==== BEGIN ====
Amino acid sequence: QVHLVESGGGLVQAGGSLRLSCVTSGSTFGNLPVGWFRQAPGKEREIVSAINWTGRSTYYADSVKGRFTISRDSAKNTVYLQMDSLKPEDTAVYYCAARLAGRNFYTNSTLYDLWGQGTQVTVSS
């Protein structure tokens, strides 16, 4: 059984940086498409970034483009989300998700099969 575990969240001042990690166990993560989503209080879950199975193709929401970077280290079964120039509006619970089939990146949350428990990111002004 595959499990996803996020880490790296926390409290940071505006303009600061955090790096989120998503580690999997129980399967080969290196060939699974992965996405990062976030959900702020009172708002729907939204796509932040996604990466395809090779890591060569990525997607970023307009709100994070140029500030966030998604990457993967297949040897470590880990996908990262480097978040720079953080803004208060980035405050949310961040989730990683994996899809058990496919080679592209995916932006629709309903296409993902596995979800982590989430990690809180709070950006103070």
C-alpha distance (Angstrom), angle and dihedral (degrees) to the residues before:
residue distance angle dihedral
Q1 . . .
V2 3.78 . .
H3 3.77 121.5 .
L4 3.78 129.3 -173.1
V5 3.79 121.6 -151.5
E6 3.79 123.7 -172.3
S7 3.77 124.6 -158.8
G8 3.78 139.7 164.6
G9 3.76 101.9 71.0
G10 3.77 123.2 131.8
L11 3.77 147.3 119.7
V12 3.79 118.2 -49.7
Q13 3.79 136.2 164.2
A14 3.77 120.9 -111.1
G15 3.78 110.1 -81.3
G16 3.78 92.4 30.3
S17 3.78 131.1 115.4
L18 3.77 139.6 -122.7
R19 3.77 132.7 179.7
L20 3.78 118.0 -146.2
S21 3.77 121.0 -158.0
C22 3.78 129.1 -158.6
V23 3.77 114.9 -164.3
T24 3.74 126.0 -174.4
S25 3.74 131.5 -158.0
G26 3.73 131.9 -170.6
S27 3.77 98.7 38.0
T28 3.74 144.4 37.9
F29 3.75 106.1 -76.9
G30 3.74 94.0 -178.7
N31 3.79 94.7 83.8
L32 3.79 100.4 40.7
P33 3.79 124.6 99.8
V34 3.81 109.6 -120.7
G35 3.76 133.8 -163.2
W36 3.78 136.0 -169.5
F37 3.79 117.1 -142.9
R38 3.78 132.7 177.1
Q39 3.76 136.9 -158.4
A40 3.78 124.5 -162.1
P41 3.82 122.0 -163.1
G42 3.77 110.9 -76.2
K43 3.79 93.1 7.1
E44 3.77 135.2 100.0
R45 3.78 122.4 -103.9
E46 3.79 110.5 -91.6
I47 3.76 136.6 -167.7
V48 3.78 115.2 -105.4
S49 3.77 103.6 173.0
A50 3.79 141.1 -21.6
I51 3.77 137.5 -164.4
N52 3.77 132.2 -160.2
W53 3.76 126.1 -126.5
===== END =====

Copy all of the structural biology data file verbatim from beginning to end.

Amino acid sequence: QVHLVESGGGLVQAGGSLRLSCVTSGSTFGNLPVGWFRQAPGKEREIVSAINWTGRSTYYADSVKGRFTISRDSAKNTVYLQMDSLKPEDTAVYYCAARLAGRNFYTNSTLYDLWGQGTQVTVSS
């Protein structure tokens, strides 16, 4: 059984940086498409970034483009989300998700099969 575990969240001042990690166990993560989503209080879950199975193709929401970077280290079964120039509006619970089939990146949350428990990111002004 595959499990996803996020880490790296926390409290940071505006303009600061955090790096989120998503580690999997129980399967080969290196060939699974992965996405990062976030959900702020009172708002729907939204796509932040996604990466395809090779890591060569990525997607970023307009709100994070140029500030966030998604990457993967297949040897470590880990996908990262480097978040720079953080803004208060980035405050949310961040989730990683994996899809058990496919080679592209995916932006629709309903296409993902596995979800982590989430990690809180709070950006103070």
C-alpha distance (Angstrom), angle and dihedral (degrees) to the residues before:
residue distance angle dihedral
Q1 . . .
V2 3.78 . .
H3 3.77 121.5 .
L4 3.78 129.3 -173.1
V5 3.79 121.6 -151.5
E6 3.79 123.7 -172.3
S7 3.77 124.6 -158.8
G8 3.78 139.7 164.6
G9 3.76 101.9 71.0
G10 3.77 123.2 131.8
L11 3.77 147.3 119.7
V12 3.79 118.2 -49.7
Q13 3.79 136.2 164.2
A14 3.77 120.9 -111.1
G15 3.78 110.1 -81.3
G16 3.78 92.4 30.3
S17 3.78 131.1 115.4
L18 3.77 139.6 -122.7
R19 3.77 132.7 179.7
L20 3.78 118.0 -146.2
S21 3.77 121.0 -158.0
C22 3.78 129.1 -158.6
V23 3.77 114.9 -164.3
T24 3.74 126.0 -174.4
S25 3.74 131.5 -158.0
G26 3.73 131.9 -170.6
S27 3.77 98.7 38.0
T28 3.74 144.4 37.9
F29 3.75 106.1 -76.9
G30 3.74 94.0 -178.7
N31 3.79 94.7 83.8
L32 3.79 100.4 40.7
P33 3.79 124.6 99.8
V34 3.81 109.6 -120.7
G35 3.76 133.8 -163.2
W36 3.78 136.0 -169.5
F37 3.79 117.1 -142.9
R38 3.78 132.7 177.1
Q39 3.76 136.9 -158.4
A40 3.78 124.5 -162.1
P41 3.82 122.0 -163.1
G42 3.77 110.9 -76.2
K43 3.79 93.1 7.1
E44 3.77 135.2 100.0
R45 3.78 122.4 -103.9
E46 3.79 110.5 -91.6
I47 3.76 136.6 -167.7
V48 3.78 115.2 -105.4
S49 3.77 103.6 173.0
A50 3.79 141.1 -21.6
I51 3.77 137.5 -164.4
N52 3.77 132.2 -160.2
W53 3.76 126.1 -126.5